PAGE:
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Bertram Mackennal

Australia, England 1863–1931

Mackennal was one of the most successful of the many artists who left Australia in the late 19th century to study and work in Europe. He became a favoured royal sculptor and was commissioned to create numerous public monuments in Britain and Australia and designs for coins, medals and stamps as well as portraits of art-world luminaries including Sarah Bernhardt and Nellie Melba. He was the first Australian artist to be knighted and, in 1922, became the only Australian to be elected a full member of the Royal Academy.

The dancer, which the Gallery purchased in 1910, was the first Mackennal work bought by an Australian public gallery.

The dancer 1904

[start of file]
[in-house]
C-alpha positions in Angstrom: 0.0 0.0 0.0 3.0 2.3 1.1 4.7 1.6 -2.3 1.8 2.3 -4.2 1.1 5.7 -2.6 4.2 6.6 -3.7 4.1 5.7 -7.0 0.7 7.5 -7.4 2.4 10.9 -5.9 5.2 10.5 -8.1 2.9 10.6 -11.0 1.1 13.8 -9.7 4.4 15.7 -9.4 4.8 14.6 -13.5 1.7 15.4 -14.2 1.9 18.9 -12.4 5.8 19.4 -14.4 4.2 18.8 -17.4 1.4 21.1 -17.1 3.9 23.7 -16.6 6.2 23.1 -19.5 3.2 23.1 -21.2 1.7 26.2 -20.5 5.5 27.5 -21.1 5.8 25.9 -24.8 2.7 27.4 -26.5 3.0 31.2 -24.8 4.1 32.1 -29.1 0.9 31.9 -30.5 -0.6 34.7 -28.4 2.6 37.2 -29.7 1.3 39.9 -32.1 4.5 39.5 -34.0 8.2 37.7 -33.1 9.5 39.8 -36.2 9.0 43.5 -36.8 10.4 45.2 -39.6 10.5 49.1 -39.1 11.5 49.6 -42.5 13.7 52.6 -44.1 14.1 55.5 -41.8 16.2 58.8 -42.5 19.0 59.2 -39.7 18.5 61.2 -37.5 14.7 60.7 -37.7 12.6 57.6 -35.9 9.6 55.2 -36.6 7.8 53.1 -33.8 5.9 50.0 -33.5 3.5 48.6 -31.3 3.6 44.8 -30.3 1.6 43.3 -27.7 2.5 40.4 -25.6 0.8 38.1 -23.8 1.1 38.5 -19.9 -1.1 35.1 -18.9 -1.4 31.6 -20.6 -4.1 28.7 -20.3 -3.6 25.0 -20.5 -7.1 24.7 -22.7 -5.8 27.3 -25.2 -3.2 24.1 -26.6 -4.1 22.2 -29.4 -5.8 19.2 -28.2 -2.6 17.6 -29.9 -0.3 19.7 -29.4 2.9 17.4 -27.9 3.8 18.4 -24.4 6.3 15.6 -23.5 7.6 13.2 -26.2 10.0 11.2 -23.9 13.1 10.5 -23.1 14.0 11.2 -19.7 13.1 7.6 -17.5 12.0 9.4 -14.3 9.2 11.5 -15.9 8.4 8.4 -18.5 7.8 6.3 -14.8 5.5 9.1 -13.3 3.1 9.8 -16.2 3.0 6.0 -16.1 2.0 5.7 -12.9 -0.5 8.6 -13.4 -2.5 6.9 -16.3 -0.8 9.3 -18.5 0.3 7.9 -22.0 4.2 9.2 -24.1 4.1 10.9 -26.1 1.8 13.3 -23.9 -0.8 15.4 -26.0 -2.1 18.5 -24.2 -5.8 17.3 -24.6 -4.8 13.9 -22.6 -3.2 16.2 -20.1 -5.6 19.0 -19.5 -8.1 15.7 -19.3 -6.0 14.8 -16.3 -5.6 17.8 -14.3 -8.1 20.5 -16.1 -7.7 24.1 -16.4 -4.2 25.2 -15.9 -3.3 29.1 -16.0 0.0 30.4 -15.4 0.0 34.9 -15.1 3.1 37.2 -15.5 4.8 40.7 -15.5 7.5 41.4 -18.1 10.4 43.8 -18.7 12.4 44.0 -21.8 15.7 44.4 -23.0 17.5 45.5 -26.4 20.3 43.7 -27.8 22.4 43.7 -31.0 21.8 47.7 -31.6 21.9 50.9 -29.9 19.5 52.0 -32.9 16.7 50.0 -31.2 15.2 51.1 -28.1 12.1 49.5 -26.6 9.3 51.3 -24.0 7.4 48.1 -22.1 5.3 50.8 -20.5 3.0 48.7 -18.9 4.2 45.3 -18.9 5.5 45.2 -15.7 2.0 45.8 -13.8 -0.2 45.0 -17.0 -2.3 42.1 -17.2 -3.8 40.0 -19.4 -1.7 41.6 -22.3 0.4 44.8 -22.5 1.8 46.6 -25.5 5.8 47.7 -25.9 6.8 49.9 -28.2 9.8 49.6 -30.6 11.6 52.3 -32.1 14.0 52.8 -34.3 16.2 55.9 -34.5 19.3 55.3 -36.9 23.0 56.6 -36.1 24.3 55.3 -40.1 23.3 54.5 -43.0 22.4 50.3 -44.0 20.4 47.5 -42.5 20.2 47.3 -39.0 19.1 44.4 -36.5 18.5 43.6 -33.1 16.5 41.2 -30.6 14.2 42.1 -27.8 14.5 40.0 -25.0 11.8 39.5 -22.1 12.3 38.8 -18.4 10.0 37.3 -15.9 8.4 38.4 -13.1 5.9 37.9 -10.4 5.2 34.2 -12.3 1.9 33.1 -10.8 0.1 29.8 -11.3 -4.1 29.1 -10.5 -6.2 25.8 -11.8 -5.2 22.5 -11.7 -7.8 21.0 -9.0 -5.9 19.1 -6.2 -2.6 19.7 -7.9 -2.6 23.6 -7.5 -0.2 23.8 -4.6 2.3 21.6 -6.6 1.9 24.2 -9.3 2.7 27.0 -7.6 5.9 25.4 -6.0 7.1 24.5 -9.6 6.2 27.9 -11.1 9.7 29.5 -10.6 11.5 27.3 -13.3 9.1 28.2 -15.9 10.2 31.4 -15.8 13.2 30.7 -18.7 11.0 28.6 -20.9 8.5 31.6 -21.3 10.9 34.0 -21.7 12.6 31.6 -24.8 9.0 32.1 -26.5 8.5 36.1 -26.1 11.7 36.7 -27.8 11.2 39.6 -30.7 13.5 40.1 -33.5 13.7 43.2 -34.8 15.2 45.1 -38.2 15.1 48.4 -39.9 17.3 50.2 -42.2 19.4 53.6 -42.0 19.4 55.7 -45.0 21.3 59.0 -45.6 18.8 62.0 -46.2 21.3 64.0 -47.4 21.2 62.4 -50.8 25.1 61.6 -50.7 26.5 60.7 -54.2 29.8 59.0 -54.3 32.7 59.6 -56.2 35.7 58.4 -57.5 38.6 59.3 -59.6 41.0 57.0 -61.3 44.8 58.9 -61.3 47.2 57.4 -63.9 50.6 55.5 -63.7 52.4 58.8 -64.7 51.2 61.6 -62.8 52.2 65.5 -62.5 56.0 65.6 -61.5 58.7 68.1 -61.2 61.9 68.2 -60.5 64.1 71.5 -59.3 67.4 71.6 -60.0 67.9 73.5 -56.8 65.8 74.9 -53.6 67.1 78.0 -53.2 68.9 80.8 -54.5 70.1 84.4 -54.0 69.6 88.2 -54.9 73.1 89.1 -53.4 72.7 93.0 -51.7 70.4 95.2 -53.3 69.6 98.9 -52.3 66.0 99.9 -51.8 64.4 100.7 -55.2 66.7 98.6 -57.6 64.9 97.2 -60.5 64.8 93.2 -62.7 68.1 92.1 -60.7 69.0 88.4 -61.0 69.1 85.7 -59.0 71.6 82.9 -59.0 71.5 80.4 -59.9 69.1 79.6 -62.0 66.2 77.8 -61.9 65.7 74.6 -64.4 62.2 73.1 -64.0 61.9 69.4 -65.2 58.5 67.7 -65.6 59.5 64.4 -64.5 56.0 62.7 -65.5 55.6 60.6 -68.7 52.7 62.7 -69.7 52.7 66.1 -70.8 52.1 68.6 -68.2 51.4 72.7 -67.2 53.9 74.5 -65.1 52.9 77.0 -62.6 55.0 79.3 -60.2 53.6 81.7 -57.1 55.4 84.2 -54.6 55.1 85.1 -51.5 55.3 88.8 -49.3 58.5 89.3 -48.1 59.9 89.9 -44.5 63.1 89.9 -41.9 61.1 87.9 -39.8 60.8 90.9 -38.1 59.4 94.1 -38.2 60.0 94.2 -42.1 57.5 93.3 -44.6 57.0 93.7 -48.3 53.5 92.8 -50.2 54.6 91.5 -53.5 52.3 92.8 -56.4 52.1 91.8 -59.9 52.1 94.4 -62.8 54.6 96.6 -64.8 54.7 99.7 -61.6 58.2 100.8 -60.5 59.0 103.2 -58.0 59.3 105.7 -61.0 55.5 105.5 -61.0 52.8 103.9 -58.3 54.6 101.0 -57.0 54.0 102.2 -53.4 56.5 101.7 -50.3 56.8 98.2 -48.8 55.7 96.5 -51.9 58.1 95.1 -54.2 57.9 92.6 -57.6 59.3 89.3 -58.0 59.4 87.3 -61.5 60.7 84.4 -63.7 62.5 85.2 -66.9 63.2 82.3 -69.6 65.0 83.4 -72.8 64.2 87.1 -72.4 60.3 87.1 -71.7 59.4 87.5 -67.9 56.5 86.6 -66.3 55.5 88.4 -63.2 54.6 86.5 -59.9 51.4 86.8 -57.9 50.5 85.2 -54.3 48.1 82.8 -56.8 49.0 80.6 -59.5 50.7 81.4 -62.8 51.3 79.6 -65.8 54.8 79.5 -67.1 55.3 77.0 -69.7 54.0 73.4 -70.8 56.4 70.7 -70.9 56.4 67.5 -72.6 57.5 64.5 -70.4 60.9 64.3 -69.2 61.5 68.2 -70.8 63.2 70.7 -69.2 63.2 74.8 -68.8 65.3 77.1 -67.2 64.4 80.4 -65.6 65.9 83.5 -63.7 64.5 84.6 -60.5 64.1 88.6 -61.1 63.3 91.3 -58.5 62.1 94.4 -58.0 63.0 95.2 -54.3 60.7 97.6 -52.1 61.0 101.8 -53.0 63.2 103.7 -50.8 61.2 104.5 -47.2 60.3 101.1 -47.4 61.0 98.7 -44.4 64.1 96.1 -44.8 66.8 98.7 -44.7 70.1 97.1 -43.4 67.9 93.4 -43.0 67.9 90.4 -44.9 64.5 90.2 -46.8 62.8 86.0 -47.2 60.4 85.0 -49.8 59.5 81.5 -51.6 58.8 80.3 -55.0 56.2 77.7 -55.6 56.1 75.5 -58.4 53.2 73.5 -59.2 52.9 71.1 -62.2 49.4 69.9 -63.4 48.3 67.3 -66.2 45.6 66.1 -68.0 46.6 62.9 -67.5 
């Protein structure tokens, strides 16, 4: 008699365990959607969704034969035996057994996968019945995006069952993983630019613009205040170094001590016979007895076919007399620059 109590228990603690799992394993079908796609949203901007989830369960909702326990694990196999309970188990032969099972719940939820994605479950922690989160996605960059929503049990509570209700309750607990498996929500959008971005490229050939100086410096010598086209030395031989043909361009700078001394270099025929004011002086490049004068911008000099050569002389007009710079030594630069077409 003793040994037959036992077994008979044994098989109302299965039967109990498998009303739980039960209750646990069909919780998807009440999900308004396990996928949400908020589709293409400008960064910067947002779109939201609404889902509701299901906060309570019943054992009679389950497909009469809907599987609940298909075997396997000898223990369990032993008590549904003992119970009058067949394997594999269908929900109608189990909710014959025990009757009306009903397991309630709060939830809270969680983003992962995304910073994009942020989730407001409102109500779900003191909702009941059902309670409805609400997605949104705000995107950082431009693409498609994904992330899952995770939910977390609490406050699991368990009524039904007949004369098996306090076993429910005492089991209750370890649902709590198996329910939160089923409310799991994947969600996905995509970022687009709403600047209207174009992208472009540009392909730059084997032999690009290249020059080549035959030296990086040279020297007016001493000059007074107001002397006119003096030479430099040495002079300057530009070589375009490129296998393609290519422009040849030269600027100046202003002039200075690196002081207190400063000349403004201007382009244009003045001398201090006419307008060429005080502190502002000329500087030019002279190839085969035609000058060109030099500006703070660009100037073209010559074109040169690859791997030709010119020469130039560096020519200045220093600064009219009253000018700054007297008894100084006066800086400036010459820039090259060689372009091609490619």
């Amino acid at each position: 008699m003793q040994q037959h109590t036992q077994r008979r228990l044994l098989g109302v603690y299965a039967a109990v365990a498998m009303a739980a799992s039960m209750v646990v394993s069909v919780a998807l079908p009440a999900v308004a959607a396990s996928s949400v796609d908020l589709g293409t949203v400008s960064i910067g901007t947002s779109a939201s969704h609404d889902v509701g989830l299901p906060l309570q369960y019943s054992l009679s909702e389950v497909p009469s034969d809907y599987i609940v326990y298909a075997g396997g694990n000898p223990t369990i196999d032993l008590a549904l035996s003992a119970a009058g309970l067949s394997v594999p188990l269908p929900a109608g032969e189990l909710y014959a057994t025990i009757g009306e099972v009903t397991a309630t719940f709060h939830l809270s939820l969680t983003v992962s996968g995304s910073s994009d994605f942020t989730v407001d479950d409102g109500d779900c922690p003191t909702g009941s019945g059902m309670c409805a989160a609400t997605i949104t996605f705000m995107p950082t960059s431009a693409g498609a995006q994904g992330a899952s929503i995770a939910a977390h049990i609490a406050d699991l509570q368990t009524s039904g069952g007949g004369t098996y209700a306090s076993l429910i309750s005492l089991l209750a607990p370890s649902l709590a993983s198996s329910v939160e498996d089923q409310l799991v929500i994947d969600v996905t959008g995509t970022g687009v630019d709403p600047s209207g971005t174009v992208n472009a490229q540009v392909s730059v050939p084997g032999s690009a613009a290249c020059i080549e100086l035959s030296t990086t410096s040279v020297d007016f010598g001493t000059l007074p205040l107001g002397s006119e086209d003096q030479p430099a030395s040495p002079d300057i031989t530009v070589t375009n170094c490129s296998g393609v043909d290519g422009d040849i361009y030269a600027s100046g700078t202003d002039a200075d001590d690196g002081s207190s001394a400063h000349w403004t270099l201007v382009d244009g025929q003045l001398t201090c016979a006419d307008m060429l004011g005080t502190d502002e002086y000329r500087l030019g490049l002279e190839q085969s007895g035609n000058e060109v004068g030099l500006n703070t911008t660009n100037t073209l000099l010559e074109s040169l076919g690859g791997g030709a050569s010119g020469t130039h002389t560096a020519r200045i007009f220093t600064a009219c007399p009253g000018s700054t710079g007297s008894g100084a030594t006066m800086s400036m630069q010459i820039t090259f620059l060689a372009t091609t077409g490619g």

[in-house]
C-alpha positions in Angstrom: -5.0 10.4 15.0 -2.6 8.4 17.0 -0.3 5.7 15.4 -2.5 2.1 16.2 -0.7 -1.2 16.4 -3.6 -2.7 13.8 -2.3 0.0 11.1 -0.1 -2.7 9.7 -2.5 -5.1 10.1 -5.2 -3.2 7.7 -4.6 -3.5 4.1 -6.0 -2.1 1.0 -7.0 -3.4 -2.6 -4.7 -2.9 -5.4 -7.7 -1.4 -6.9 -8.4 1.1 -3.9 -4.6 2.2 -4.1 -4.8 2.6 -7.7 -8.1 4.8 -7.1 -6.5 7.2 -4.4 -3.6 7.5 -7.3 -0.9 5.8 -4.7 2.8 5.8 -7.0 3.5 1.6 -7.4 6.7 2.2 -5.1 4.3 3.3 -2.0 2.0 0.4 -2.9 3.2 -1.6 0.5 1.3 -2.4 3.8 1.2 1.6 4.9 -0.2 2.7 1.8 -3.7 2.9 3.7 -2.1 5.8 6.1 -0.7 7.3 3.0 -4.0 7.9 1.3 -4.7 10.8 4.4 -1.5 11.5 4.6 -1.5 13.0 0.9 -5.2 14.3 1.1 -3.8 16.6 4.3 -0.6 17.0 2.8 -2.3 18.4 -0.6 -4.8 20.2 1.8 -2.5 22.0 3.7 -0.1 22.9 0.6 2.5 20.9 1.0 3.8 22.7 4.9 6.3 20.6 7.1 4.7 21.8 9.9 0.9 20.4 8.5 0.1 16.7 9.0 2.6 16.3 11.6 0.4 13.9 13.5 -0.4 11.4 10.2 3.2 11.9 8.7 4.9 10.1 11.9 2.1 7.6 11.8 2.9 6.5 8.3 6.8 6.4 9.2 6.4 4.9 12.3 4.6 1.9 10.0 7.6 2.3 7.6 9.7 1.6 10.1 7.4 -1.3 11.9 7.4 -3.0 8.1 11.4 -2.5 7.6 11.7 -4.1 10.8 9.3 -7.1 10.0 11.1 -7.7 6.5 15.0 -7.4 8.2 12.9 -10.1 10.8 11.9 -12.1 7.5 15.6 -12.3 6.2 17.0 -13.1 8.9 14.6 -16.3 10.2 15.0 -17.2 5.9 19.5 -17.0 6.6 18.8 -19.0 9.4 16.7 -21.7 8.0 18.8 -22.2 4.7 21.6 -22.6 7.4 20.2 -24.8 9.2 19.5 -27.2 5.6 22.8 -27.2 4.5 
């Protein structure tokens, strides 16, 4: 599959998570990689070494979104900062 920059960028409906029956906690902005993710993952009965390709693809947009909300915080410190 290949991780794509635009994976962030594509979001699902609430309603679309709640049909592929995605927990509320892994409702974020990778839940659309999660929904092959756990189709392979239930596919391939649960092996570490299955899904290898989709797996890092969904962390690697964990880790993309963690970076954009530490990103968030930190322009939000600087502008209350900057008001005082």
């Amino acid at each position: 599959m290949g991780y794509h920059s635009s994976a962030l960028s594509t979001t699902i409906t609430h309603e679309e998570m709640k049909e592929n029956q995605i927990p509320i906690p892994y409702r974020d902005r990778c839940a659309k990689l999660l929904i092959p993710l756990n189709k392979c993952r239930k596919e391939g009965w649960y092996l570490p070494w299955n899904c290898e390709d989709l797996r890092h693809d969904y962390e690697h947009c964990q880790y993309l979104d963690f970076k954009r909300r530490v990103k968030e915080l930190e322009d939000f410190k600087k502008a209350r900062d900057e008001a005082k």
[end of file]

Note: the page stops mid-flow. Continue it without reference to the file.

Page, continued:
This life-size bronze cast reveals Mackennal’s skill at dealing with complex movement. Its expressive modelling and sense of life are characteristic of his work.

Based largely in London from the late 1800s, Mackennal was part of the New Sculpture movement. He was also influenced by French Symbolism and by the greatest sculptor of his day, Auguste Rodin, whom he met in Paris. He was impressed by the way Rodin took his sculptures off their pedestals, involving them in the real world and giving their gestures dramatic force.

Bertram Mackennal The dancer 1904